Persian numbers II: the ordinals

Now that we’ve learned the cardinal numbers, we can also learn their ordinal forms. Ordinal numbers deal with identifying things in order in a sequence, as in the English “first, second, third, fourth,” and so on. Persian has two forms of the ordinal, one that is placed after the noun it modifies, just like any other adjective, and another that is placed before the noun. To make the second form, you just add an “-īn” (“een”) ending to the first form. Below are the ordinals from “first” through “tenth”:

First  = یِکُم (yikum, “ye-kom”); یِکُمین (yikumīn) OR اوَّل (avval, “av-val”); اوّلین (avvalīn)

Second = دُوُّم (duvvum, “dov-vom”); دُوُّمین (duvvumīn)

Third = سِوُّم (sivvum, “sev-vom”); سِوُّمین (sivvumīn)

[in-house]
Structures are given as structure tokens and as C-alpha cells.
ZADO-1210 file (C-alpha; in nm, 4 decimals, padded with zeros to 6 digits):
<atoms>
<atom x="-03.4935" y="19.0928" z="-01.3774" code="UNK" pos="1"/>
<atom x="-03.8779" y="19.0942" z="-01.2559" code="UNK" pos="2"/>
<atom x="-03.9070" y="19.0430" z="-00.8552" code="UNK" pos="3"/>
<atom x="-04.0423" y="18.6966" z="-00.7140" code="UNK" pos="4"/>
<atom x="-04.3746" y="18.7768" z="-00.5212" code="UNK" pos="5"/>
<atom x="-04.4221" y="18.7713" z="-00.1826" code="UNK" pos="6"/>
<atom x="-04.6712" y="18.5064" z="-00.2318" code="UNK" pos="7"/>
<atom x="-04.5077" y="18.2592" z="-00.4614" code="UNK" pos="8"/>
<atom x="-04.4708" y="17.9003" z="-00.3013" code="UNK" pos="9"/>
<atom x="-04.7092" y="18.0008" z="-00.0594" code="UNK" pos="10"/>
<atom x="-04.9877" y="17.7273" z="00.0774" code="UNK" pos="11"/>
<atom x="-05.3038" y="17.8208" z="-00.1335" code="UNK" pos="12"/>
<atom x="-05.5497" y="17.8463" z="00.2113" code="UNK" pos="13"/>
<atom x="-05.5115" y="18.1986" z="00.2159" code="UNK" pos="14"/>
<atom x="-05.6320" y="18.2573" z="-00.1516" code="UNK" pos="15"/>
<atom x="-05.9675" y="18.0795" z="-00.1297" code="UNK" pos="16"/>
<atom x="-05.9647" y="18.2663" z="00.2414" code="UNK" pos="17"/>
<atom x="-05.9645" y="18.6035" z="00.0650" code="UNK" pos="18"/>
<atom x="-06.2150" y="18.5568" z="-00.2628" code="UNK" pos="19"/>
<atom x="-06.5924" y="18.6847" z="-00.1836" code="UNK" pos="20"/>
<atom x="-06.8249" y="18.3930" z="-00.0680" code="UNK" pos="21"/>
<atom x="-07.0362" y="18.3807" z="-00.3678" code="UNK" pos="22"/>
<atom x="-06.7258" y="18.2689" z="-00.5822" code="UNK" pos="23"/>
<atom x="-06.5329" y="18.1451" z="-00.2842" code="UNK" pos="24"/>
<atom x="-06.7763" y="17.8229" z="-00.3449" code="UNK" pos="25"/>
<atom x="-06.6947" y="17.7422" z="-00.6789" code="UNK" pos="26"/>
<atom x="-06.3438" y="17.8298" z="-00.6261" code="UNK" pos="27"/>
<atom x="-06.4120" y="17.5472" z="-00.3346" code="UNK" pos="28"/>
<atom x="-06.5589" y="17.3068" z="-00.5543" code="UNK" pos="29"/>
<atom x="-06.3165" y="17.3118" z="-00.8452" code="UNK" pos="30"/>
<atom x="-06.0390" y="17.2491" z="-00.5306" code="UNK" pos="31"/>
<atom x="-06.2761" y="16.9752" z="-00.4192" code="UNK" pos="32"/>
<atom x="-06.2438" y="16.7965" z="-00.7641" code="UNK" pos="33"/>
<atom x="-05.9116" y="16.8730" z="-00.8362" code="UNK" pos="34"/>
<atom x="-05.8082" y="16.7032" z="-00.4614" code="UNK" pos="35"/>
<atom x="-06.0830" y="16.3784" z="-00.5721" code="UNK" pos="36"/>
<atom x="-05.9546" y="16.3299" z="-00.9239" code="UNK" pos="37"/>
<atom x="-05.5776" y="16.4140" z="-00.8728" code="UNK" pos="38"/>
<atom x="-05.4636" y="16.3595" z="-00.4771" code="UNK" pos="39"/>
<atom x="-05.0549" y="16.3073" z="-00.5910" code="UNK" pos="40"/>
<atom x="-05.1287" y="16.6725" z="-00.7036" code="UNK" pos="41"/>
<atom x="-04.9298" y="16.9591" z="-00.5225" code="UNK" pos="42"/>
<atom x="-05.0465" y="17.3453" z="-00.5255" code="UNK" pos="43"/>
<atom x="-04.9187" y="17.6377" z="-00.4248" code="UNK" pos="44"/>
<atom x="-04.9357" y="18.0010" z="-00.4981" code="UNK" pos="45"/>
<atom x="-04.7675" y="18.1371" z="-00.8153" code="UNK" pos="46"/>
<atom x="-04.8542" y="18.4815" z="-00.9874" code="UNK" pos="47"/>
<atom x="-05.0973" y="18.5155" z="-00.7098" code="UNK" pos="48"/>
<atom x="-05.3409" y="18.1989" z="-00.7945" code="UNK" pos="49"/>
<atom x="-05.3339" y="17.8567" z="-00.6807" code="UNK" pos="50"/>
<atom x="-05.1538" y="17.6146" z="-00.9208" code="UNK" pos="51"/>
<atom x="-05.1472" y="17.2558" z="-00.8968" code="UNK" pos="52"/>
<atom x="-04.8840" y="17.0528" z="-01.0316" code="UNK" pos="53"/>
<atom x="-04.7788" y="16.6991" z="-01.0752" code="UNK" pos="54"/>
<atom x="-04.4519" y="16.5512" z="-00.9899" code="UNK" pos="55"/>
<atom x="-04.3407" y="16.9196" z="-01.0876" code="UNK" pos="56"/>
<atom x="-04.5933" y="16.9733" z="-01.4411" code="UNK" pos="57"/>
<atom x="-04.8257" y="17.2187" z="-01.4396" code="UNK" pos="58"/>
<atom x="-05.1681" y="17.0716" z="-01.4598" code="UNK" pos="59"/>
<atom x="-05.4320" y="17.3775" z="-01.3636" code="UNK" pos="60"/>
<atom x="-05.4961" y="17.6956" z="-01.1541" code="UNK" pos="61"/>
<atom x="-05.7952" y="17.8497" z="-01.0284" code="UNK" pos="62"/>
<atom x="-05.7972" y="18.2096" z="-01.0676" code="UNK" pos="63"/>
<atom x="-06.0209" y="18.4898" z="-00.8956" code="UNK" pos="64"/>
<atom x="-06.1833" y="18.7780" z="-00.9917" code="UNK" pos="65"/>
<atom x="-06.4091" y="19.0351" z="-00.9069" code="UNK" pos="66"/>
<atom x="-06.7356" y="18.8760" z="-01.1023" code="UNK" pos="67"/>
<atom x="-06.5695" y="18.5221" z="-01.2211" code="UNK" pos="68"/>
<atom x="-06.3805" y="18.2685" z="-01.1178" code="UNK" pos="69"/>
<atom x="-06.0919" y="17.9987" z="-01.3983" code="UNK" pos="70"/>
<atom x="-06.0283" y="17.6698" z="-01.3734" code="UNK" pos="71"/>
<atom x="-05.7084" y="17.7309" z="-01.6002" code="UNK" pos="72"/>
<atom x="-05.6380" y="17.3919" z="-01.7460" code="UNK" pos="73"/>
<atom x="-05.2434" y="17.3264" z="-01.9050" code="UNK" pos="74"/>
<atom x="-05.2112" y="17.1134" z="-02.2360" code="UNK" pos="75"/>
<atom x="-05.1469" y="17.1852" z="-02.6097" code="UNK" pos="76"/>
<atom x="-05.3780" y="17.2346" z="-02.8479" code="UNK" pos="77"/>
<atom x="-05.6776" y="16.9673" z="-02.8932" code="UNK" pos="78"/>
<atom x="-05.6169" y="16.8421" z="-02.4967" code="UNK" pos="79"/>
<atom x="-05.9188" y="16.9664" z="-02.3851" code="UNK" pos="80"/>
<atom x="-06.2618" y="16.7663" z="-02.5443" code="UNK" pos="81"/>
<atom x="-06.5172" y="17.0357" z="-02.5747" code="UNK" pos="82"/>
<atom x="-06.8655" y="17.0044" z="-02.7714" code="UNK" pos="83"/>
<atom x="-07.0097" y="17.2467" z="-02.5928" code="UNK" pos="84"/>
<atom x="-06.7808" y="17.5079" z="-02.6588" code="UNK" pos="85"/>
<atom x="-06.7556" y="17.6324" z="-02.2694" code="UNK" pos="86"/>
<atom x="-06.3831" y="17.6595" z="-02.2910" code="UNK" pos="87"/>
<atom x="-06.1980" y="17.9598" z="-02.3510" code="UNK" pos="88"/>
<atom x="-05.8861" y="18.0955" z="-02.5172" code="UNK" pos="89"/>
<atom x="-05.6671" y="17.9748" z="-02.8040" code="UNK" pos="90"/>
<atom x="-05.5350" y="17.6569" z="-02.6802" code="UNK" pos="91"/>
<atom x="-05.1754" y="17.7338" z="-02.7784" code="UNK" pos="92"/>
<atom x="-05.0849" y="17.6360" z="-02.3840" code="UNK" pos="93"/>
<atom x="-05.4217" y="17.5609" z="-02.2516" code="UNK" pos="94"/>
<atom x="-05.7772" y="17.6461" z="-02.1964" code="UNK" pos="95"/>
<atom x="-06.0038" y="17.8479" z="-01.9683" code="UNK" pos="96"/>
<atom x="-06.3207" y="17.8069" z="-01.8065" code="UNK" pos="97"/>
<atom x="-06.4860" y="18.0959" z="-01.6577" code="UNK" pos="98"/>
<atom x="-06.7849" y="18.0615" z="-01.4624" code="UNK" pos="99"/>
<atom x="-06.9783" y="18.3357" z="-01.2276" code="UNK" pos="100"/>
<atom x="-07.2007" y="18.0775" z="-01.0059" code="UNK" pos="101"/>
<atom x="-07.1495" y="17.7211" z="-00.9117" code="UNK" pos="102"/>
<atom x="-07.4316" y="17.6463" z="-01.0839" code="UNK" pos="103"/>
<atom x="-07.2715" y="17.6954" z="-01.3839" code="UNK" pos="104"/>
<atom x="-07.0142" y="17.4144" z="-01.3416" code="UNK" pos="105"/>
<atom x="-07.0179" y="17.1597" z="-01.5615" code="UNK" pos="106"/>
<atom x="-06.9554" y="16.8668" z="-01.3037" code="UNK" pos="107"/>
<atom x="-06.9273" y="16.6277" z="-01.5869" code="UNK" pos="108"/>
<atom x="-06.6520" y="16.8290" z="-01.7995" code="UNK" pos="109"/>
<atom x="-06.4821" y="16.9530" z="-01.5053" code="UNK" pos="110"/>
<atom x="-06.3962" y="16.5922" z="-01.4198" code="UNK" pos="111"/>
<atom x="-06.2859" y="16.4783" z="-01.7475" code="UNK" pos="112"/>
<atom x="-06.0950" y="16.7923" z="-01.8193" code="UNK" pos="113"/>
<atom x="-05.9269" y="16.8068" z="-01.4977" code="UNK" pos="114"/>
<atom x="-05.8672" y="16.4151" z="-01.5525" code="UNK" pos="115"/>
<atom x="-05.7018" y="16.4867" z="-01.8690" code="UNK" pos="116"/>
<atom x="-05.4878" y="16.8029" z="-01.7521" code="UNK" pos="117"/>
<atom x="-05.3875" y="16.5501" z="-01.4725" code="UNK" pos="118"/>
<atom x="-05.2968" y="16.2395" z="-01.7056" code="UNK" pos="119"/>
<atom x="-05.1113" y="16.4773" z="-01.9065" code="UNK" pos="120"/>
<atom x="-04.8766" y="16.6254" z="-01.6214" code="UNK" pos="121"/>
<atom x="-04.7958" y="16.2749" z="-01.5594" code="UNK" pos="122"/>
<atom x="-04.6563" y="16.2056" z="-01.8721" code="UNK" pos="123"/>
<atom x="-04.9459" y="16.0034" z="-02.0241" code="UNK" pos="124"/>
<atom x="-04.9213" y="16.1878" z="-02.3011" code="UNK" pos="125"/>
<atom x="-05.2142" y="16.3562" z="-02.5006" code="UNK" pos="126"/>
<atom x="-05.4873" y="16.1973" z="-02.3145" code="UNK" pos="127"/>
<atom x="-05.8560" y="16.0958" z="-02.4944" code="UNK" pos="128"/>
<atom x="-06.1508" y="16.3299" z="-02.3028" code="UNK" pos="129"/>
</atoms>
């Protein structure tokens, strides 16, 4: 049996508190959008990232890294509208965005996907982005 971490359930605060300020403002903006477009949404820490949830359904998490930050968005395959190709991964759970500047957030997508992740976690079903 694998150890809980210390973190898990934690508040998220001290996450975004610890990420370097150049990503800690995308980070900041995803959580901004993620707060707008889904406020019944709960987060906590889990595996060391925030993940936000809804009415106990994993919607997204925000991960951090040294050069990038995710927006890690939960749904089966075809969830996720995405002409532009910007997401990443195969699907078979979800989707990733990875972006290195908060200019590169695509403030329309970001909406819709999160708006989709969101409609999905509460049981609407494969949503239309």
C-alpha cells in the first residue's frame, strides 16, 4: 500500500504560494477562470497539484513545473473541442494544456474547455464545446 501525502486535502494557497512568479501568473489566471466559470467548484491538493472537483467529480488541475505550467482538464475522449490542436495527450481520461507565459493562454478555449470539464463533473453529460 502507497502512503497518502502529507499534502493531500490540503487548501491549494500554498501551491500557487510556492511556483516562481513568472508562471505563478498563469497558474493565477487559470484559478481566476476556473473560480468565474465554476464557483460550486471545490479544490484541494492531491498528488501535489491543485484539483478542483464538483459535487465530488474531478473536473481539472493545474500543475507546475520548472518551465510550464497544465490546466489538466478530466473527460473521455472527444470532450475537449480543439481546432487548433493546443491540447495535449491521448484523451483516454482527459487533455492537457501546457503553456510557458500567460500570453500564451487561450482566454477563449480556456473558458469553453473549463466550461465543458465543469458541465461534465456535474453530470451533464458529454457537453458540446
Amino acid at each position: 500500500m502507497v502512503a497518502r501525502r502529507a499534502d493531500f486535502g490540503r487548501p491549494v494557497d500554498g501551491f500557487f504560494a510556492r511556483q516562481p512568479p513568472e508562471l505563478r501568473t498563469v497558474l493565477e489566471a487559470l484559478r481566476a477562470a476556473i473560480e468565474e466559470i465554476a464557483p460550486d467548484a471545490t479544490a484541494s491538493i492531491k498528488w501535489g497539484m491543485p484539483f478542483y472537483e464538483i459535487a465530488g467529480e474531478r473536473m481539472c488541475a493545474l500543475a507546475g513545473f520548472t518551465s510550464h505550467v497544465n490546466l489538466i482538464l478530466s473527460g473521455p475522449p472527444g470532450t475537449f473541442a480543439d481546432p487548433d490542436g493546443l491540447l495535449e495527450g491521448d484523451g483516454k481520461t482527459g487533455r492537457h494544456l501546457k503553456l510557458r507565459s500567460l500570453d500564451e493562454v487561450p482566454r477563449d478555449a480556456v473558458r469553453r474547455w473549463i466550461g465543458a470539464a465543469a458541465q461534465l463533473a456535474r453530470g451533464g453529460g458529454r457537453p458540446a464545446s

Fourth = چِحارُم (chiḥārum, “chehaa-rom”); چِحارُمین (chiḥārumīn)

(May be SPOKEN as “chaa-rom”)

Fifth = پَنجُم (panjum, “pan-jom”); پَنجُمین (panjumīn)

Sixth = شِشُم (shishum, “shesh-om”); شِشُمین (shishumīn)

Seventh = هَفتُم (haftum, “haf-tom”); هَفتُمین (haftumīn)

Eighth = هَشتُم (hashtum, “hash-tom”); هَشتُمین (hashtumīn)

Ninth = نُهُم (nuhum, “no-hom”); نُهُمین (nuhumīn)

Tenth = دَهُم (dahum, “da-hom”); دَهُمین (dahumīn)

2 thoughts on “Persian numbers II: the ordinals

  1. why do persians use ‘e’ for the short ‘i’ sound as in ‘pit’?
    and ‘o’ for the short ‘u’ sound as in ‘put’?
    so moslem = muslim; eslam = islam.

    • Persian was its own language for a very long time before the Arabs came through. Persians adapted their vowel sounds to Arabic script as best they could.

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